Are Income Taxes Unconstitutional or Illegal?
The United State income tax is a legal tax, and if you meet certain requirements, you must pay income taxes. Learn about the history of the US income tax and tax code here.
The legality of the income tax code has been upheld in court time and time again. But many people still try to avoid paying taxes based on what the IRS calls frivolous tax arguments. Many of these are misinterpretations of laws or of the Constitution.
Top 5 Unsuccessful Arguments against Income Taxes
So many people try to argue against paying taxes every year and fail. The IRS releases an annual report of frivolous tax arguments, and there are many. We compiled a list of the top 5 most absurd arguments ever put fourth, all of which have been argued in court and have been struck down.
Taxation is taking property, so it is a violation of the 5th Amendment.
Supporters of this claim assert that tax collection is taking of property without the due process of law, which is unconstitutional. They cite the 5th Amendment of the Constitution, which states that no person shall be “deprived of life, liberty, or property, without due process of law".
Why it's frivolous: While the 5th Amendment of the Constitution does protect against unlawful seizure of property, the Constitution itself grants the federal government the power to tax (learn more about the history of taxes, including taxation in the United States). Having the 5th Amendment prohibit taxation would create a contradiction; so therefore, taxation is not considered a violation of the 5th Amendment. Brushaber v. Union Pac RR upheld this. In addition, the Supreme Court has upheld the constitutionality of the Internal Revenue Code in Phillips v. Commissioner in 1931.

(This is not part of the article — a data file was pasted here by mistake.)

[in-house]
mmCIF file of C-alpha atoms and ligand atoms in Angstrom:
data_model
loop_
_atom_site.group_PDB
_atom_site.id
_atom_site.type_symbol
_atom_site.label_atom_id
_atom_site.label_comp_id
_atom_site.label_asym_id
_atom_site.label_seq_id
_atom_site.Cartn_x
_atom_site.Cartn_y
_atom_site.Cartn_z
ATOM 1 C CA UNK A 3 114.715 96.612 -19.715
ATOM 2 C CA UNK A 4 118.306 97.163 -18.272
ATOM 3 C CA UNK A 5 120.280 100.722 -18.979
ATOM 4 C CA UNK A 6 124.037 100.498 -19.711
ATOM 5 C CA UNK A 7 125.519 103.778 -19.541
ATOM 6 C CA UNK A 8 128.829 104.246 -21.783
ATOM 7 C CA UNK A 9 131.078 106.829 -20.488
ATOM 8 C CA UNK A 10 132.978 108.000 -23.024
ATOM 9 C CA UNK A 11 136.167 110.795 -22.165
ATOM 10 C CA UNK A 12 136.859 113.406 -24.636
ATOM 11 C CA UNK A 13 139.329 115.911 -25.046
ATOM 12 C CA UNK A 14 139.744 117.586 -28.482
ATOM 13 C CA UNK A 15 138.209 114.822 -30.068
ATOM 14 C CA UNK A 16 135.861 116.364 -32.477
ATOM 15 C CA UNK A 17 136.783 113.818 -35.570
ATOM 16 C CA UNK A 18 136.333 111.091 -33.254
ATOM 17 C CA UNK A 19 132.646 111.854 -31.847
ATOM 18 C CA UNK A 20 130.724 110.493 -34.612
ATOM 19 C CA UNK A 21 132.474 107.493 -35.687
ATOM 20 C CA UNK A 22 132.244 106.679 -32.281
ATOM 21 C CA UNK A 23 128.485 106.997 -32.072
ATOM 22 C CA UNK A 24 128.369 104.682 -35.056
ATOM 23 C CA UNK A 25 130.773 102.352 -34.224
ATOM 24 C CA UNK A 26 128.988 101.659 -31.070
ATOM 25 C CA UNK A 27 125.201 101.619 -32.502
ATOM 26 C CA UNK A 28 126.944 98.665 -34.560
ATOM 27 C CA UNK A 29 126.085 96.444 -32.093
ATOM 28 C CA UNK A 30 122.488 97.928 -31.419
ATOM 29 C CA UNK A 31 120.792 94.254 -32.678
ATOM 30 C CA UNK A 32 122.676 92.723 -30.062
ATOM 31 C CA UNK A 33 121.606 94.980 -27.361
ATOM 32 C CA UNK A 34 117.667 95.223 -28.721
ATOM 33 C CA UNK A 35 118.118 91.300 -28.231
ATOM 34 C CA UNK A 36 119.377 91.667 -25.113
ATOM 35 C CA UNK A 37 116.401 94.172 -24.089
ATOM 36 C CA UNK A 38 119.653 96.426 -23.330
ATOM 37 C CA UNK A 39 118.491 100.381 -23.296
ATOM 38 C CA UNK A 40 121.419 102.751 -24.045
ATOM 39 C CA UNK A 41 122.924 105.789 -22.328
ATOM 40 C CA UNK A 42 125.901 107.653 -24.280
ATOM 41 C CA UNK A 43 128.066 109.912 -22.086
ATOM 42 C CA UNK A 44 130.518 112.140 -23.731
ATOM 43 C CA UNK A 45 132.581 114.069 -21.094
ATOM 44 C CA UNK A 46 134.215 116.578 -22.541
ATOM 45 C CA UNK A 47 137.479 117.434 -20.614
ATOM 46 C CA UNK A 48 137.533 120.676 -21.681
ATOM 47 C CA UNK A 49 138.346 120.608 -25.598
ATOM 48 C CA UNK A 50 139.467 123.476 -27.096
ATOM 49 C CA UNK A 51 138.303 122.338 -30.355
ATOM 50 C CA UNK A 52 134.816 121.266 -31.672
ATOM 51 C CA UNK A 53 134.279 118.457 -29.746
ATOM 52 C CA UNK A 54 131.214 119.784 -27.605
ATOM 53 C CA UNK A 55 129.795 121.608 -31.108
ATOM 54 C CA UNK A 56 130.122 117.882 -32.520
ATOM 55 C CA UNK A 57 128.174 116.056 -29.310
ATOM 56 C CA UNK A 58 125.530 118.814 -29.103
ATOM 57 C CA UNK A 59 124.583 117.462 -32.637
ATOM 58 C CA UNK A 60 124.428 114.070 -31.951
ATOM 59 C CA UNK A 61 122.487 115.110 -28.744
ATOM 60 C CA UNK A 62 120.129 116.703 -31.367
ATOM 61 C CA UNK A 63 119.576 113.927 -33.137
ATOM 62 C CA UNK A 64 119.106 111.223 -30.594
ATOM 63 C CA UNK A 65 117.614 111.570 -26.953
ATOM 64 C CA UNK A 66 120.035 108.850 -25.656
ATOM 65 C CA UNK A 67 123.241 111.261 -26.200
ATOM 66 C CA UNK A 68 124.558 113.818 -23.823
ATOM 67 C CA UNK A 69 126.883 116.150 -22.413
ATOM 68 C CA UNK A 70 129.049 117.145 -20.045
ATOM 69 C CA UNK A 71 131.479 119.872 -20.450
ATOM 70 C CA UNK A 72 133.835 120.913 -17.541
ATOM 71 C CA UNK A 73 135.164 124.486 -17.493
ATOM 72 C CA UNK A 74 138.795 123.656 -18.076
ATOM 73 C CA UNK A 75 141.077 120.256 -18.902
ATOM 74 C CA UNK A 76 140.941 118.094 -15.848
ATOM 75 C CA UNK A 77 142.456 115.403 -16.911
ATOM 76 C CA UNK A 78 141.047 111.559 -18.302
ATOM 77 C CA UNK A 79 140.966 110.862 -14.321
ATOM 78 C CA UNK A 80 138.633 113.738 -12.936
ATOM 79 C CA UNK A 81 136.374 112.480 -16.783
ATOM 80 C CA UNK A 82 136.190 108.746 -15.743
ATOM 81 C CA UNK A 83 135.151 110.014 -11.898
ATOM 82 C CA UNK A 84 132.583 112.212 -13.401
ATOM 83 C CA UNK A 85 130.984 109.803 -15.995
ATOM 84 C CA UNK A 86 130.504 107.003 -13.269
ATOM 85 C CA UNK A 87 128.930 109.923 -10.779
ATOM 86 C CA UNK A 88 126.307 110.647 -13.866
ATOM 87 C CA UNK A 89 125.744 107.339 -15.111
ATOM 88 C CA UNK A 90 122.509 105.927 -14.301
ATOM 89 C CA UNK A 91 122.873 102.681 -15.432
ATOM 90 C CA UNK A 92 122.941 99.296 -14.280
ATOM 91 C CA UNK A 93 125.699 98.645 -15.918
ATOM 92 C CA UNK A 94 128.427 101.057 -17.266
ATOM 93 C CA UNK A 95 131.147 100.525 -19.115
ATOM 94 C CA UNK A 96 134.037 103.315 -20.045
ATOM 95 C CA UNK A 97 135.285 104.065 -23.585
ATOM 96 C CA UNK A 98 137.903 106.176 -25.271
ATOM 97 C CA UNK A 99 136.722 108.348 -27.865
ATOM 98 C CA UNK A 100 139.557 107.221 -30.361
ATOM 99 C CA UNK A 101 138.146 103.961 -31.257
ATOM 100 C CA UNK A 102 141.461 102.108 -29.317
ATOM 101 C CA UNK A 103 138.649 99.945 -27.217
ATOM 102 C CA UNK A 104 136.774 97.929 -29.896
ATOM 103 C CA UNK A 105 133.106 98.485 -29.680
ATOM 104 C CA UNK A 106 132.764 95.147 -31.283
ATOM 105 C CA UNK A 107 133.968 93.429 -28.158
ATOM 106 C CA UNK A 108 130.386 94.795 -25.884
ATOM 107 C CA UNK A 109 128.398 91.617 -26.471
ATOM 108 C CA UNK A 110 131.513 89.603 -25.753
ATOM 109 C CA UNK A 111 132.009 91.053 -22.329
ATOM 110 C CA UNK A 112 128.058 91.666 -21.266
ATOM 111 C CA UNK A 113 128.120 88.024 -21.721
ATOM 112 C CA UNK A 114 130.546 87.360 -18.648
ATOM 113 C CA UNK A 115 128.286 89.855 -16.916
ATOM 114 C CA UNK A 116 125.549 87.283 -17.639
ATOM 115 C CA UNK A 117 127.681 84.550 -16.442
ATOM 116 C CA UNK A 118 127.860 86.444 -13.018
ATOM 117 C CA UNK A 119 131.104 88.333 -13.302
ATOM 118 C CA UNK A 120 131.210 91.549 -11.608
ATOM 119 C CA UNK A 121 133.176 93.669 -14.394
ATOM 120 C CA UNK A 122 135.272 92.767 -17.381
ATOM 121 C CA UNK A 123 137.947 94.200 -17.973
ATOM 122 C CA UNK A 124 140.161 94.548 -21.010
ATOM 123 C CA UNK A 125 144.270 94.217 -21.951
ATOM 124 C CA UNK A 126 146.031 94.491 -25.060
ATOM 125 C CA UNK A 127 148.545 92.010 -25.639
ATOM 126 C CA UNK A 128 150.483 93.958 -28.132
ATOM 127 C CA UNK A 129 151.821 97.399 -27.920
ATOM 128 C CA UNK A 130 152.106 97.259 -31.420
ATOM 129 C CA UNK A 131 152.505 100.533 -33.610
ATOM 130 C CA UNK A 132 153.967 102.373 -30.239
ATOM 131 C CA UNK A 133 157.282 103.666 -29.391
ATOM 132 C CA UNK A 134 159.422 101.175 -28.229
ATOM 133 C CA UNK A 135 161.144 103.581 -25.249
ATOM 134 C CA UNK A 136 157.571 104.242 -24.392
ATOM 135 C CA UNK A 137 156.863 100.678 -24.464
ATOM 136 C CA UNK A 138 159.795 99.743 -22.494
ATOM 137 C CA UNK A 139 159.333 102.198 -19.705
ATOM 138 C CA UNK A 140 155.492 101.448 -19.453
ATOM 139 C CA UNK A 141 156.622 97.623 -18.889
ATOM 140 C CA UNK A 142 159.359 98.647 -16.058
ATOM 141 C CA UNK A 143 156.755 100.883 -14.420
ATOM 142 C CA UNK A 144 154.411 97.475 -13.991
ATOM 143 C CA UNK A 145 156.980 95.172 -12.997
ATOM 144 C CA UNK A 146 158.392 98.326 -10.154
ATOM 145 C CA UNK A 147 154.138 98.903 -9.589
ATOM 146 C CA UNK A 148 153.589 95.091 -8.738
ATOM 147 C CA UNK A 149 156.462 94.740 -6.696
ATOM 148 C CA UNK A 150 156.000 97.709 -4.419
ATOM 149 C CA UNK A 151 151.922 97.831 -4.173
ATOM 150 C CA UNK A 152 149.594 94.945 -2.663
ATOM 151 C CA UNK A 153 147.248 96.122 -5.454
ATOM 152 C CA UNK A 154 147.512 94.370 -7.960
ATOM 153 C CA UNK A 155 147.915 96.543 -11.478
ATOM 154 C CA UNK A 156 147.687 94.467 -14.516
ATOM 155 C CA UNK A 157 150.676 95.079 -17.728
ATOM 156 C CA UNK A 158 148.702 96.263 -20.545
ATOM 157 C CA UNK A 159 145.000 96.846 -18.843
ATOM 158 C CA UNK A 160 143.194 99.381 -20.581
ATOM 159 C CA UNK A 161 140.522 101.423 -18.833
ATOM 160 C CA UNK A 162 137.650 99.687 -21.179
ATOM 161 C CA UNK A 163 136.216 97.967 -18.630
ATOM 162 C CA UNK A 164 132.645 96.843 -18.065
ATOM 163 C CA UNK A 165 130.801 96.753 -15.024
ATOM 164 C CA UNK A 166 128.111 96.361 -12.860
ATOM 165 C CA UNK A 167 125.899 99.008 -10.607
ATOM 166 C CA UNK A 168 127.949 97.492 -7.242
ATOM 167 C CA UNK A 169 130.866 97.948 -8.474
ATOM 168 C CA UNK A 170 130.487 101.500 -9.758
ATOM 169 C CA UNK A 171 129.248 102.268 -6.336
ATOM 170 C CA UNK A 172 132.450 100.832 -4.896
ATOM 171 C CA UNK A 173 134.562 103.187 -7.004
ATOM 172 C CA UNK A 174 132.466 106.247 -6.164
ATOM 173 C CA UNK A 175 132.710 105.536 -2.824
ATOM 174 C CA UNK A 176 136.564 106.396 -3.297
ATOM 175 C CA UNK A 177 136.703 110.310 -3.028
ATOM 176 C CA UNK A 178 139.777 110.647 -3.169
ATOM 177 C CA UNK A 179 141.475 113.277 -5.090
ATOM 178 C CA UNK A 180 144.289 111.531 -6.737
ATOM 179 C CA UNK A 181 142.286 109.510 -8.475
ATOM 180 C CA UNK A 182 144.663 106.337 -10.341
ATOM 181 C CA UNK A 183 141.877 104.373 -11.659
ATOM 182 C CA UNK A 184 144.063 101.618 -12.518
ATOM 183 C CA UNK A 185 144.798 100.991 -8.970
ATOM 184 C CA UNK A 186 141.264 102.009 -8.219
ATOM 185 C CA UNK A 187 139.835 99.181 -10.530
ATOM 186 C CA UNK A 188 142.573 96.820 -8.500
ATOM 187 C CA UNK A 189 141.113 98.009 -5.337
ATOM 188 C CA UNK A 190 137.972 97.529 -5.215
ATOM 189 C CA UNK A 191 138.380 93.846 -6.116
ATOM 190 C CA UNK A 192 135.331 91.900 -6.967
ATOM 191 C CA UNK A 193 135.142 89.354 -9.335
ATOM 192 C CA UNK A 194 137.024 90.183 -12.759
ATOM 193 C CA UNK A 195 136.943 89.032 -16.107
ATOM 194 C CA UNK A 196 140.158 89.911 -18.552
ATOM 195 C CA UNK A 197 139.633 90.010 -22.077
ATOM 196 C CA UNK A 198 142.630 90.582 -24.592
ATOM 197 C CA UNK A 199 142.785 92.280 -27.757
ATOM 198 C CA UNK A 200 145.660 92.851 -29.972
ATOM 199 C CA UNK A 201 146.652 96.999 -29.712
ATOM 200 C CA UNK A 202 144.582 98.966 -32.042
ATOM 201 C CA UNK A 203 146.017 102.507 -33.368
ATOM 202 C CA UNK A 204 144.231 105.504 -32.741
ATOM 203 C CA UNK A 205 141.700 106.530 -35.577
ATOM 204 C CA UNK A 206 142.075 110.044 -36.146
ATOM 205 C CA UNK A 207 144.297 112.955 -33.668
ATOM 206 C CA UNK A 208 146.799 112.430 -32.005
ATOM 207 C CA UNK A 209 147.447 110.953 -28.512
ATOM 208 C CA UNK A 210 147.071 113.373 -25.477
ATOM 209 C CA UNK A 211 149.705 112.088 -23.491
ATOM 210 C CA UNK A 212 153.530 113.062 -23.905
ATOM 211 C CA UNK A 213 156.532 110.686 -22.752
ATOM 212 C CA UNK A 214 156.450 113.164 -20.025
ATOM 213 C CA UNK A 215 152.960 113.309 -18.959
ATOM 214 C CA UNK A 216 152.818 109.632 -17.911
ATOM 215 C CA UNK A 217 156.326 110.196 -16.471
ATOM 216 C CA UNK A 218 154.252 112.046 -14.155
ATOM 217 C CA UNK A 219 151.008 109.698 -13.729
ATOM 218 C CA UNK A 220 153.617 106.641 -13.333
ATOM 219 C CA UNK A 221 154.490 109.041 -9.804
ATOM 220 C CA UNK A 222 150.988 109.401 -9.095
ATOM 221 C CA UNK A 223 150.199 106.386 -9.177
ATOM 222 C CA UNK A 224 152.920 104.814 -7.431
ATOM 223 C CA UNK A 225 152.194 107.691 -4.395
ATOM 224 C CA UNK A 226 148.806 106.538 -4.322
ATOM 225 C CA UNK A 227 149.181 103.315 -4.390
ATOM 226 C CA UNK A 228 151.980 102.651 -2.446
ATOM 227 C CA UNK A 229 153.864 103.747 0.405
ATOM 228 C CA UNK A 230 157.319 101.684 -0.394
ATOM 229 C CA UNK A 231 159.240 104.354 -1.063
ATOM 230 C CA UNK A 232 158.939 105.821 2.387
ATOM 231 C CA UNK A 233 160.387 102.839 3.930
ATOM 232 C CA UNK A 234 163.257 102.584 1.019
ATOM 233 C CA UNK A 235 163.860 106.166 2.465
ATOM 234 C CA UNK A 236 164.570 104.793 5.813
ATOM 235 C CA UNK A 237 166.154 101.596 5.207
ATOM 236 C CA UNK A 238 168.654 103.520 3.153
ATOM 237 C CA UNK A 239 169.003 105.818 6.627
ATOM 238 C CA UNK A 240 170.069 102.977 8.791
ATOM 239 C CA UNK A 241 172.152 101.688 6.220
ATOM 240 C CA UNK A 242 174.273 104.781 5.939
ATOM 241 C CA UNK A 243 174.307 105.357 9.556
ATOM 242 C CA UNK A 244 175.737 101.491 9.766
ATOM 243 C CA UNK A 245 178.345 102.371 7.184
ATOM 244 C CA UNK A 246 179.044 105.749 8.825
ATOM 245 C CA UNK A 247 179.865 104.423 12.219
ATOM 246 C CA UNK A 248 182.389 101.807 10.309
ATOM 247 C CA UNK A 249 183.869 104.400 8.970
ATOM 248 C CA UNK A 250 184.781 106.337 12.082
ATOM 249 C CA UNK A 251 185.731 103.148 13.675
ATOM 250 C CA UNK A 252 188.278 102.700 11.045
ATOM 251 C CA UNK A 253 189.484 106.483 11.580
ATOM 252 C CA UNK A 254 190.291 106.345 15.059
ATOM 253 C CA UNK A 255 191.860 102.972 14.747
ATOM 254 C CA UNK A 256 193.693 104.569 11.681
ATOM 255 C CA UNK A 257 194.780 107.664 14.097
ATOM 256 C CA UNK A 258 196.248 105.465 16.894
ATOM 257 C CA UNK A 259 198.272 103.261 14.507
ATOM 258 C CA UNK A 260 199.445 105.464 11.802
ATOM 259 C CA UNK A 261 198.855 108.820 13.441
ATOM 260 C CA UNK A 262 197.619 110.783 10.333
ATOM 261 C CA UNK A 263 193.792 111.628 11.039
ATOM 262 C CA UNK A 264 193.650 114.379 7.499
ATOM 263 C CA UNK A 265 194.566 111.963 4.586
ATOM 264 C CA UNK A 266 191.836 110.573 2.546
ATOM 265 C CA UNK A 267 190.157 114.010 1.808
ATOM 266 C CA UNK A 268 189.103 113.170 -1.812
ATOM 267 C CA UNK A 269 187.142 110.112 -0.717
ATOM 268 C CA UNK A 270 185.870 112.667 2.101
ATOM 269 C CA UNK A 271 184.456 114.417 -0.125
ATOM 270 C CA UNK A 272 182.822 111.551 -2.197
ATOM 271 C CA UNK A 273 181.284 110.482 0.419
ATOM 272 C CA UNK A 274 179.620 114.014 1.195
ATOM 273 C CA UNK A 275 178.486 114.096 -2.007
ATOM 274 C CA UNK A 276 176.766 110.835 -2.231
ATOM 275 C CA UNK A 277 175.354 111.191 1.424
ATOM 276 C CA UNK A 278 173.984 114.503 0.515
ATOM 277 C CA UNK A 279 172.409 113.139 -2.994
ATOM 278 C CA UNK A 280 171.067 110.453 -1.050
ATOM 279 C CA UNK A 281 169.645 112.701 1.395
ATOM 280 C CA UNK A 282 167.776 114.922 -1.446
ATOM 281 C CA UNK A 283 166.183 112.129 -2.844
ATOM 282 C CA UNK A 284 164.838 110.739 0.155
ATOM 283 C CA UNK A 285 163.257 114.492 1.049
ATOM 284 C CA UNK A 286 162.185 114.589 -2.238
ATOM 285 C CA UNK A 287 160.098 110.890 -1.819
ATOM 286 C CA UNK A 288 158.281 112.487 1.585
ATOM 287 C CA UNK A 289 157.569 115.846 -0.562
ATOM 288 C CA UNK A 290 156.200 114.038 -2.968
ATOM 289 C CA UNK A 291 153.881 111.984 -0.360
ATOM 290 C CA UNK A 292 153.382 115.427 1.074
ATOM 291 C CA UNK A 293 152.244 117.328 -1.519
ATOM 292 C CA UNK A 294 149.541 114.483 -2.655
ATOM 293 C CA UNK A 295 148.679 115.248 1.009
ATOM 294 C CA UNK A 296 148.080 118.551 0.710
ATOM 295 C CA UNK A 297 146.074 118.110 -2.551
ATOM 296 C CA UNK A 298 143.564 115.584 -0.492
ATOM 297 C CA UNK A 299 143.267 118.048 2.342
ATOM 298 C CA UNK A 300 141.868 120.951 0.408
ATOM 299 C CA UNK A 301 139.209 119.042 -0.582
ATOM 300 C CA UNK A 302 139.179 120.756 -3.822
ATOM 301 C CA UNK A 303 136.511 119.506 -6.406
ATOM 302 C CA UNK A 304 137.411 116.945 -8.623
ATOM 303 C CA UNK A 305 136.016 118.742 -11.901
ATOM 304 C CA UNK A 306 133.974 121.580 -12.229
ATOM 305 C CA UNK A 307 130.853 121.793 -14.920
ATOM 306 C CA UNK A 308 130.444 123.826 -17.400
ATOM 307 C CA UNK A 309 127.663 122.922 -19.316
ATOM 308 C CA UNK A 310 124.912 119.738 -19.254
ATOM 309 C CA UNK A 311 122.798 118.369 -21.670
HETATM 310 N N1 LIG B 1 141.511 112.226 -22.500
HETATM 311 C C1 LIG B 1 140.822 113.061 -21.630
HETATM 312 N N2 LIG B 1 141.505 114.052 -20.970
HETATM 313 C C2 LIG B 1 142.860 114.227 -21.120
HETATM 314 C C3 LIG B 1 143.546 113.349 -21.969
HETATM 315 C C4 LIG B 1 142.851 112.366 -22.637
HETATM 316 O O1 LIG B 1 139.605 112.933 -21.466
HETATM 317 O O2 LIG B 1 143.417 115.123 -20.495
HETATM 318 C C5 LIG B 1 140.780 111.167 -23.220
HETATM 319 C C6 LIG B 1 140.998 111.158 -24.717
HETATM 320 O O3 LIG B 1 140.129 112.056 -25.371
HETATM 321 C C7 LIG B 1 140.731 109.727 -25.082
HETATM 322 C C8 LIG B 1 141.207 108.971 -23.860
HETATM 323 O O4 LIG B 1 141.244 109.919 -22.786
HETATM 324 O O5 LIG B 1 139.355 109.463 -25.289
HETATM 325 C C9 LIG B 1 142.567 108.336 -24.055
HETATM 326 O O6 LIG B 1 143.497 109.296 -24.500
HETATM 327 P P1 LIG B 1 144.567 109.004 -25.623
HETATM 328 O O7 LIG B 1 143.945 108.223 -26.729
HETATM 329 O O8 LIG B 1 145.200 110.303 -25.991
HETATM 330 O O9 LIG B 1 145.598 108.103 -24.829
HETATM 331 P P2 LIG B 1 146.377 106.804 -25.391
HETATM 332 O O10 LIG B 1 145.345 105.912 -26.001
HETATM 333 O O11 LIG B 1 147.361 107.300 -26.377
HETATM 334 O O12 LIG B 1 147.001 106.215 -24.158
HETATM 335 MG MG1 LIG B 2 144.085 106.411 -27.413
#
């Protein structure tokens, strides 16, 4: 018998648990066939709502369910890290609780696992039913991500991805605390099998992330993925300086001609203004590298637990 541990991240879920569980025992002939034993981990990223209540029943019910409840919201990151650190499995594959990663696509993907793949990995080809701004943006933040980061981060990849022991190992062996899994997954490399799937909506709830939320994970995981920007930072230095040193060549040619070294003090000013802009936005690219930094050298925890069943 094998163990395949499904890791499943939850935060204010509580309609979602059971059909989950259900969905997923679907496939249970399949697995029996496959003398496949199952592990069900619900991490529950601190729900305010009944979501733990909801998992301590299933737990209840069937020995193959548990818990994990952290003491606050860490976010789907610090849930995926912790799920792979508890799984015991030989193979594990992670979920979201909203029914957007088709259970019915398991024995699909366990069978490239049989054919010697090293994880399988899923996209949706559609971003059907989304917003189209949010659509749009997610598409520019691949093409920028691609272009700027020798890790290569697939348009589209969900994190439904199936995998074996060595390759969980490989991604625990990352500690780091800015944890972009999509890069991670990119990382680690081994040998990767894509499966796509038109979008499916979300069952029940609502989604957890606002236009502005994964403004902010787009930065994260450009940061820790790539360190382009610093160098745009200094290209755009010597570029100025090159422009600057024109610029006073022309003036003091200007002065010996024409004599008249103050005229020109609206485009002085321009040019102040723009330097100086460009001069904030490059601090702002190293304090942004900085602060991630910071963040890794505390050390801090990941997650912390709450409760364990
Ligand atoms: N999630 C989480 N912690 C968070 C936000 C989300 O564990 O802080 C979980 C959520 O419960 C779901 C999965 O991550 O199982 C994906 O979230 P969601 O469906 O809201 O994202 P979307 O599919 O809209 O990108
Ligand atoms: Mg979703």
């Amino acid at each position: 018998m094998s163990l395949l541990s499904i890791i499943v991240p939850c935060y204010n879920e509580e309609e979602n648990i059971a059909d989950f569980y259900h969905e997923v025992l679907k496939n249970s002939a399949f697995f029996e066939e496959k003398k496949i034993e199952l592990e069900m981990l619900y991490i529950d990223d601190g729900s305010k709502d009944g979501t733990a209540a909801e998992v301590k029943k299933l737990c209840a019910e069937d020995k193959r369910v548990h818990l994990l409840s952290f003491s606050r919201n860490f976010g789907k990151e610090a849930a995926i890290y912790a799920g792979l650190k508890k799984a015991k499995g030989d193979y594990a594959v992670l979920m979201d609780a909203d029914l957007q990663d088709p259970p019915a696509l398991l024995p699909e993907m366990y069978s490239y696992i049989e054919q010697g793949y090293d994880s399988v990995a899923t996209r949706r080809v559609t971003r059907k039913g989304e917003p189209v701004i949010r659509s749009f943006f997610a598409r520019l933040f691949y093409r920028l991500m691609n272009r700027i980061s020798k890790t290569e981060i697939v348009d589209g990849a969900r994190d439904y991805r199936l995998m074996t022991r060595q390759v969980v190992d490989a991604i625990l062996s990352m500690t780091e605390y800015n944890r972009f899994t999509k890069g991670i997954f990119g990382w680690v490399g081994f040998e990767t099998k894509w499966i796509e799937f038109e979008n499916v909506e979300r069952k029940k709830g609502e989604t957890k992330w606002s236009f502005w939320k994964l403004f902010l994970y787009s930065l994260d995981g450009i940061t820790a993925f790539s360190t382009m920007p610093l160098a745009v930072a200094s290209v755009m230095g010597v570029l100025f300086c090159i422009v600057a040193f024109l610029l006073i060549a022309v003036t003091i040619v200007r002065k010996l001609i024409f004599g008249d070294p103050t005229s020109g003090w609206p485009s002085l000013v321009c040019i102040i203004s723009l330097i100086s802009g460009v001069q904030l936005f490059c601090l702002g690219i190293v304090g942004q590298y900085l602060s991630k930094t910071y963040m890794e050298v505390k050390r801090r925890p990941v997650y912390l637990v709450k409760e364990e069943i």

Filing an income tax return is voluntary.
Some people claim that filing an income tax is voluntary because, according to their interpretation, the IRS said so itself. They rely on the fact that the 1040 Form instructions say that filling out the form is voluntary. In addition, they state that the 1960 Supreme Court case Florida v. United States stated that our “system of taxation is based upon voluntary assessment and payment, not upon distraint”. There have been multiple cases that involved this reason for not filing and paying taxes, including United States v. Tedder in 1986 and United States v. Gerrads in 1994.
Why it’s frivolous: It is true that both the Supreme Court Case Florida v. United States and the IRS instruction manual use the word “voluntary”. However, this is used in reference to the ability of the tax payer to calculate and file the appropriate returns instead of having the federal government determine the returns from the start. There is no mention of the income tax return being voluntary anywhere in the IRS tax code.
Learn more about the history of the IRS 1040 Form and see its evolution through time.
Taxation is slavery, and thus a violation of the 13th Amendment.
As mentioned above, taxation is compulsory, not voluntary. Some people claim that compulsory taxation is a form of slavery, and thus illegal. They cite the 13th Amendment, which outlawed slavery in the United States.